He was all ready to re-sign for 2007. He’d listened to Christian Horner tell him of his plans to develop the mid-grid Red Bull team into something bigger, how he’d got Adrian Newey on board etc. But Mark figured Williams was going to be a better bet. But then Frank Williams dithered about the contract – and in a moment of clarity, Webber switched camps, aged 30. Horner’s vision indeed became a reality and Webber grew into a multiple Grand Prix-winning career that had looked to be slipping away from him.
He’d often say in moments of contemplation how he wished he’d got his hands on a car like this when he was 10 years younger, that he felt he may have been able to compete more consistently with Vettel in such circumstances. But it was what it was and he maximised his opportunities. Even to his last days in F1 in 2013 he remained consistently faster through fast corners than Vettel. Seb typically would be more acrobatic through the slower turns (where there’s way more lap time to be had) and was brilliant at extracting the maximum from the blown diffuser Red Bulls that required such a counter-intuitive technique. But Webber just maximised his strengths – and gave as great a driver as Vettel some very serious headaches.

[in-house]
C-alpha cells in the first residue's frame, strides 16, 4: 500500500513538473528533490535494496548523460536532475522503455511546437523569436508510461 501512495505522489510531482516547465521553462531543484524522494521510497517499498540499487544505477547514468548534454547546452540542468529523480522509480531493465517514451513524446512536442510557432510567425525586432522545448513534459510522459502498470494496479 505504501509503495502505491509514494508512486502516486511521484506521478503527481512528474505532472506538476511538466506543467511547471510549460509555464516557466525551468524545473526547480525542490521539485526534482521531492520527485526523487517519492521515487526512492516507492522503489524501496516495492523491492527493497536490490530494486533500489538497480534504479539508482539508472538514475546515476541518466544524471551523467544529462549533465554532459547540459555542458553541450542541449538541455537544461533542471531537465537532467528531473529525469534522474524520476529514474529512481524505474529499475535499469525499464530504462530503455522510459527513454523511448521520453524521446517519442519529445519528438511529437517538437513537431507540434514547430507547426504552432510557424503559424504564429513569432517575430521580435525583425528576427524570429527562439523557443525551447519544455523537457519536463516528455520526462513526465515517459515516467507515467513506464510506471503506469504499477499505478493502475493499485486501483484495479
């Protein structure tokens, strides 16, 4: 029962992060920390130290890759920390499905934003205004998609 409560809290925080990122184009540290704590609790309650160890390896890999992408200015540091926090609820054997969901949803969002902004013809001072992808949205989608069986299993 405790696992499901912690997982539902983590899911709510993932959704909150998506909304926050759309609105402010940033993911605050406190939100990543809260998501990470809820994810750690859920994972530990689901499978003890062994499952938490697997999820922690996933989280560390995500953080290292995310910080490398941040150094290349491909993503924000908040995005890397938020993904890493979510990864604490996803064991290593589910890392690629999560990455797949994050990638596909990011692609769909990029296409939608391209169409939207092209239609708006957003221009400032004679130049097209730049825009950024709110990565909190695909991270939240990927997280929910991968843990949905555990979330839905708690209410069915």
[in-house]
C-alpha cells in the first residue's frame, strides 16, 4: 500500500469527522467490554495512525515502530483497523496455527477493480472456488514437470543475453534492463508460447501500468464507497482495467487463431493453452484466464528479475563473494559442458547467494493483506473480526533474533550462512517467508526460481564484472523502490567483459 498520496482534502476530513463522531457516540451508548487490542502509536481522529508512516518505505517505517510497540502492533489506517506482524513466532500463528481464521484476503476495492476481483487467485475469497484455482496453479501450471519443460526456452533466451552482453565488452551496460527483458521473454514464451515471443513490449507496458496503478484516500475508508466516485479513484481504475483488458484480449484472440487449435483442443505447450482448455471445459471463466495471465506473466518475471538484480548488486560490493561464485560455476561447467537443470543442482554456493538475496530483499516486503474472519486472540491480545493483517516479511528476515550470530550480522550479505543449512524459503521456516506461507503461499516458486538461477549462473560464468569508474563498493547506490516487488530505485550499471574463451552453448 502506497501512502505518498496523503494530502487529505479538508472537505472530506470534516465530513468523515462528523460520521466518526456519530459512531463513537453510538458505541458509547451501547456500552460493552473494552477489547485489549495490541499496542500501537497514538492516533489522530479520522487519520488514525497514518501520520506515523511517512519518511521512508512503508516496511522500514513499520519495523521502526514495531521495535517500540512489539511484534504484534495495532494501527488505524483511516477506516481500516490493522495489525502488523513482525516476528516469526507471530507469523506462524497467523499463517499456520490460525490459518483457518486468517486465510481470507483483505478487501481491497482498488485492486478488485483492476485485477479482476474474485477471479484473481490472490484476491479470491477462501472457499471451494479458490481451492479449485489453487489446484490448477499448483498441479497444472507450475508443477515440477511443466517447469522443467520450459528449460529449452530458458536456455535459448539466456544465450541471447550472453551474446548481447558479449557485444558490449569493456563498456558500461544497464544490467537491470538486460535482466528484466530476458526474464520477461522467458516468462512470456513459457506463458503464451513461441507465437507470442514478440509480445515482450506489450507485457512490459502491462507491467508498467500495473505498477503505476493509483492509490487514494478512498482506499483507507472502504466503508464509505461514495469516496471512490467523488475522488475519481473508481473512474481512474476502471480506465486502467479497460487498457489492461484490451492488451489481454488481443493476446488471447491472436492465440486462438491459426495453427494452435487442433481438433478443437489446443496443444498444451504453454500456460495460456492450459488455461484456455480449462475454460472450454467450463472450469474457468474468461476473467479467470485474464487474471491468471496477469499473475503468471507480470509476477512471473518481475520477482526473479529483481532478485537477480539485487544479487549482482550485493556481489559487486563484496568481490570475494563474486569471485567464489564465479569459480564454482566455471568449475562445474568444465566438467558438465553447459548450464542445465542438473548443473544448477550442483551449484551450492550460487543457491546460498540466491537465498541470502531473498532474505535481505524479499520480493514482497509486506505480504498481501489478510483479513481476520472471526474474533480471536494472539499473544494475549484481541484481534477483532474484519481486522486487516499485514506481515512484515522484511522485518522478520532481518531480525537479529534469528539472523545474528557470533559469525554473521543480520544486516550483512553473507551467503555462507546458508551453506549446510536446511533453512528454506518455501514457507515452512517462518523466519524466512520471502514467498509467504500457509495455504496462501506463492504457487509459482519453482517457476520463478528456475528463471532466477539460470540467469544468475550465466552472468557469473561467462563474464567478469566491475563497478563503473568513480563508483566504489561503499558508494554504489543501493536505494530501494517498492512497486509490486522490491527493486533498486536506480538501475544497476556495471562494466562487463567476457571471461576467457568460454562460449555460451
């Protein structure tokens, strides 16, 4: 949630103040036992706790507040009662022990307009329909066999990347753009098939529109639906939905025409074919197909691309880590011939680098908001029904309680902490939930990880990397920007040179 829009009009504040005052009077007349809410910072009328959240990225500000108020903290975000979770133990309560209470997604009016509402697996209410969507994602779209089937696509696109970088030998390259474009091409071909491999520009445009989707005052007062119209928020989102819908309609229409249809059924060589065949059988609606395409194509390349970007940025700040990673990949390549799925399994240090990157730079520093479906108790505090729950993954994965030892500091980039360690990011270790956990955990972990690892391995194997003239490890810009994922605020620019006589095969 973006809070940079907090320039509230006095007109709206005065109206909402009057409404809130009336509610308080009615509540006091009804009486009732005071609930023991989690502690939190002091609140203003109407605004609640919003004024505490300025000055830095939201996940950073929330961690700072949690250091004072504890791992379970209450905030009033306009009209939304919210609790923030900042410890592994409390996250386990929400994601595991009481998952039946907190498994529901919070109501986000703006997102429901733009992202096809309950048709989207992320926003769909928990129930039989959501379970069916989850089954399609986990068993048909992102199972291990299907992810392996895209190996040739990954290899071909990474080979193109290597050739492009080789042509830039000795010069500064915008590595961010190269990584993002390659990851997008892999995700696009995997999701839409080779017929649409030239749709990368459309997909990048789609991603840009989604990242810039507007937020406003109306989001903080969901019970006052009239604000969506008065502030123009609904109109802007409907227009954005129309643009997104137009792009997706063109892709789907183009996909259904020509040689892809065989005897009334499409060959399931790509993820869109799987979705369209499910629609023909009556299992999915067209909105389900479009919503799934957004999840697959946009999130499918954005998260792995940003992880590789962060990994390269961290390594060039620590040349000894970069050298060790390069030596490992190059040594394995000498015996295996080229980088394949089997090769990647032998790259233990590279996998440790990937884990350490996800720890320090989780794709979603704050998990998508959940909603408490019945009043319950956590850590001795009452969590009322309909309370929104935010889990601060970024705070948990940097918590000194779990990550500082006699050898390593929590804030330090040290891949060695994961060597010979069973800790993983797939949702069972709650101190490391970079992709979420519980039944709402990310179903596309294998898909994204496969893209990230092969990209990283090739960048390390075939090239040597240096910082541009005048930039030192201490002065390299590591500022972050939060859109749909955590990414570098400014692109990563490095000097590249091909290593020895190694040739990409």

And, while many recall Webber’s blowing of the 2010 world title in Korea with an unnecessary accident on a wet day when he didn’t need to be trying to keep his team-mate in sight as indicative of a driver not quite at the superstar level, consider Fernando Alonso’s 2007 Japanese Grand Prix. Unnecessarily trying to keep up with a team-mate in the wet he didn’t need to be racing in his quest for the title, he crashed out. It happens to the best of them. Alonso had huge respect for Webber – and it was mutual. Whenever they got wheel-to-wheel it was thrilling – recall that pass around Alonso’s outside through Eau Rouge?
If Hülkenberg can make his move to Renault count as well as Webber’s to Red Bull, he’ll be doing fantastically well.